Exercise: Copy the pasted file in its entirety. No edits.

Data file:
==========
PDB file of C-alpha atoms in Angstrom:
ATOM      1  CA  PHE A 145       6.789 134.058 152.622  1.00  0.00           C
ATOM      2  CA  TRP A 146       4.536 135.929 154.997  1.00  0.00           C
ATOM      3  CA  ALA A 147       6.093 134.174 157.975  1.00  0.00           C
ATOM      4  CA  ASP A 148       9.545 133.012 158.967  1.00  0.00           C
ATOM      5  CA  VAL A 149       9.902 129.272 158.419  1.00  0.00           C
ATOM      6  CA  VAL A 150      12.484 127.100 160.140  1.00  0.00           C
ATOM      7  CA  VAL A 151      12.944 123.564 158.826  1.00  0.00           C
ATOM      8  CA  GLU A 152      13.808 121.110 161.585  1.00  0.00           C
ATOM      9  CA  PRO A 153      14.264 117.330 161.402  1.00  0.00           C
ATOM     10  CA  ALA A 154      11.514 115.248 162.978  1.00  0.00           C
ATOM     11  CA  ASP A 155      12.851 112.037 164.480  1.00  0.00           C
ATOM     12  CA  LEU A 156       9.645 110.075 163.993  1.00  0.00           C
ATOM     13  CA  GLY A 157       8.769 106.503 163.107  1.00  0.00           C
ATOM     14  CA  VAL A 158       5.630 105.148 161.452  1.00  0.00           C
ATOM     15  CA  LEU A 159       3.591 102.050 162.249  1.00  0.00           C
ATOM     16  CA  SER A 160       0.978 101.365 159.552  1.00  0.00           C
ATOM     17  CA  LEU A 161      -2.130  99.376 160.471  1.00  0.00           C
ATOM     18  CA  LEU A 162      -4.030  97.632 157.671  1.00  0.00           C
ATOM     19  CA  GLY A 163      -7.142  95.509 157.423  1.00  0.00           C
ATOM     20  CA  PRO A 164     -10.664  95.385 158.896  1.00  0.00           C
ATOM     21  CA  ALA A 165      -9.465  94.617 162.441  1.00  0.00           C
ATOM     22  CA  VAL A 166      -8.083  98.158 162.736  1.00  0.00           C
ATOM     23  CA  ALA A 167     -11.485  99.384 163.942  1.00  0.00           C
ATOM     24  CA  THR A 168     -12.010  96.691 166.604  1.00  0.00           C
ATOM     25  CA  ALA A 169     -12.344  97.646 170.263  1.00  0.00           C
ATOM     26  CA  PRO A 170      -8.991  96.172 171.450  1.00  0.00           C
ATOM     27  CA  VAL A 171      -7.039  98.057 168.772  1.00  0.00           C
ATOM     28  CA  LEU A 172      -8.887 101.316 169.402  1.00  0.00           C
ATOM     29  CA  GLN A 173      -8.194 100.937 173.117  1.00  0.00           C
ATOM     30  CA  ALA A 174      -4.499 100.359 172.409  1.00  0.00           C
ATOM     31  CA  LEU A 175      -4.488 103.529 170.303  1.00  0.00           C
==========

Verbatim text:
PDB file of C-alpha atoms in Angstrom:
ATOM      1  CA  PHE A 145       6.789 134.058 152.622  1.00  0.00           C
ATOM      2  CA  TRP A 146       4.536 135.929 154.997  1.00  0.00           C
ATOM      3  CA  ALA A 147       6.093 134.174 157.975  1.00  0.00           C
ATOM      4  CA  ASP A 148       9.545 133.012 158.967  1.00  0.00           C
ATOM      5  CA  VAL A 149       9.902 129.272 158.419  1.00  0.00           C
ATOM      6  CA  VAL A 150      12.484 127.100 160.140  1.00  0.00           C
ATOM      7  CA  VAL A 151      12.944 123.564 158.826  1.00  0.00           C
ATOM      8  CA  GLU A 152      13.808 121.110 161.585  1.00  0.00           C
ATOM      9  CA  PRO A 153      14.264 117.330 161.402  1.00  0.00           C
ATOM     10  CA  ALA A 154      11.514 115.248 162.978  1.00  0.00           C
ATOM     11  CA  ASP A 155      12.851 112.037 164.480  1.00  0.00           C
ATOM     12  CA  LEU A 156       9.645 110.075 163.993  1.00  0.00           C
ATOM     13  CA  GLY A 157       8.769 106.503 163.107  1.00  0.00           C
ATOM     14  CA  VAL A 158       5.630 105.148 161.452  1.00  0.00           C
ATOM     15  CA  LEU A 159       3.591 102.050 162.249  1.00  0.00           C
ATOM     16  CA  SER A 160       0.978 101.365 159.552  1.00  0.00           C
ATOM     17  CA  LEU A 161      -2.130  99.376 160.471  1.00  0.00           C
ATOM     18  CA  LEU A 162      -4.030  97.632 157.671  1.00  0.00           C
ATOM     19  CA  GLY A 163      -7.142  95.509 157.423  1.00  0.00           C
ATOM     20  CA  PRO A 164     -10.664  95.385 158.896  1.00  0.00           C
ATOM     21  CA  ALA A 165      -9.465  94.617 162.441  1.00  0.00           C
ATOM     22  CA  VAL A 166      -8.083  98.158 162.736  1.00  0.00           C
ATOM     23  CA  ALA A 167     -11.485  99.384 163.942  1.00  0.00           C
ATOM     24  CA  THR A 168     -12.010  96.691 166.604  1.00  0.00           C
ATOM     25  CA  ALA A 169     -12.344  97.646 170.263  1.00  0.00           C
ATOM     26  CA  PRO A 170      -8.991  96.172 171.450  1.00  0.00           C
ATOM     27  CA  VAL A 171      -7.039  98.057 168.772  1.00  0.00           C
ATOM     28  CA  LEU A 172      -8.887 101.316 169.402  1.00  0.00           C
ATOM     29  CA  GLN A 173      -8.194 100.937 173.117  1.00  0.00           C
ATOM     30  CA  ALA A 174      -4.499 100.359 172.409  1.00  0.00           C
ATOM     31  CA  LEU A 175      -4.488 103.529 170.303  1.00  0.00           C